Assessment of covariates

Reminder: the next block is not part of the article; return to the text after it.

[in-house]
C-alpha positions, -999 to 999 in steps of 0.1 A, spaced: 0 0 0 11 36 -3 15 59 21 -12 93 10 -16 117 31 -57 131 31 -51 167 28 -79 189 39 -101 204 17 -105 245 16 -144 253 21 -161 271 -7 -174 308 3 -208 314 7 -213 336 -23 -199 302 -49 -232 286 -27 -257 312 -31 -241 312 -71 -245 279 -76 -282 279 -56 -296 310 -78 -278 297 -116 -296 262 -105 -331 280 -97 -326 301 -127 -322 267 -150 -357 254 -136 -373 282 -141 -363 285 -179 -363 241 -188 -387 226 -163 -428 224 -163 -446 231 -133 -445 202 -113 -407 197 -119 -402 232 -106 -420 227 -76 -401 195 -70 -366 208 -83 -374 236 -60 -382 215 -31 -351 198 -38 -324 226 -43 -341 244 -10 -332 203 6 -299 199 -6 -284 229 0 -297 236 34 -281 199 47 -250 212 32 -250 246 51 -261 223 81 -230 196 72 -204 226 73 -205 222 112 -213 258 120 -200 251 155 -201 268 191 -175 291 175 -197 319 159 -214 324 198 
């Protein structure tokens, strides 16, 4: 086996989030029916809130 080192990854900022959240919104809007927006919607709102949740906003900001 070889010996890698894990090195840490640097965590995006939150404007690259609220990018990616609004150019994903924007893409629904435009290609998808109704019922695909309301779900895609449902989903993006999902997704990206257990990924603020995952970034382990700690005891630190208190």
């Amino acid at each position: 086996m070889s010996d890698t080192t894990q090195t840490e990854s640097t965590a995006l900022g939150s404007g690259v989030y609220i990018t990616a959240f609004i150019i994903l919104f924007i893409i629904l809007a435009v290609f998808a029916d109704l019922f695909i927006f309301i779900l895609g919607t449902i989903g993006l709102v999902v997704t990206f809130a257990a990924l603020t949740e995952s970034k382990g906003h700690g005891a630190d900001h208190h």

We adjusted demographic covariates: age (categorized as 20–34, 35–49, 50–64, and ≥65 years), gender (male, female), race (Mexican American, other Hispanic, non-Hispanic white, non-Hispanic black, other races), marital status (married, widowed, divorced, separated, never married, and living with partner), education (less than 9th grade, 9–11th grade, high school graduate, some college, and college graduate or above), poverty income ratio (PIR, categorized as ≤1.3, >1.3 & ≤3.5, >3.5); anthropometric measure such as body mass index (BMI, a measure of body fat based on an individual’s weight in kilograms divided by the square of their height in meters, categorized as <25, 25–30, and ≥30 kg/m2); personal life styles such as smoking (never: smoked less than 100 cigarettes in life; former: smoked more than 100 cigarettes in life and smoke not at all now; current: smoked moth than 100 cigarettes in life and smoke some days or every day currently), alcohol (drinker: ≥12 alcohol drinks per year; non-drinker: <12 alcohol drinks per year), physical activity (physical activity intensity was measured by multiples of the metabolic equivalent of task (MET), 1 week total MET-minutes of one participant was sum of work activity (days vigorous work × minutes vigorous-intensity work × 8, days moderate work × minutes moderate-intensity work × 4), recreational activities (days vigorous recreational activities × minutes vigorous recreational activities × 8, days moderate recreational activities × minutes moderate recreational activities × 4), and walk or bicycle (number of days walk or bicycle × minutes of walk or bicycle for transportation × 4), then categorized as <500 or ≥500 MET-minutes/week); some dietary assessment such as daily total energy intake and healthy eating index 2015 score (HEI-2015). HEI-2015 is a dietary index used to evaluate the quality of one’s diet. It consists of 13 components: nine adequacy components and four moderation components, with a maximum score of 100 points. Each component has a specific maximum score between 5 and 10 points. The specific algorithm for calculating HEI-2015 scores has been elaborated in previous study (4); and some self-reported chronic conditions (all classified as yes/no): gout, stroke, diabetes (diagnosed by any of the following: told by a doctor or health professional; glycohemoglobin ≥6.5%; fasting blood sugar ≥7.0 mmol/L; random blood sugar ≥11.1 mmol/L; two-hour glucose (oral glucose tolerance test, OGTT) ≥11.1 mmol/L; use of antidiabetic medications. Impaired glucose tolerance and impaired fasting glycaemia and those who self-reported “borderline” were considered to not have diabetes), hypertension (diagnosed by any of the following: told by a doctor or health professional; use of antihypertensive drugs; systolic blood pressure ≥140 mmHg or/and diastolic pressure ≥90 mmHg), cardiovascular disease (CVD, at least one of these heart diseases: coronary heart disease, angina, congestive heart failure) and cancer; In addition, we also included year cycle as a covariate. Dummy variables were used to indicate missing covariate values for variables with missing values greater than 2%.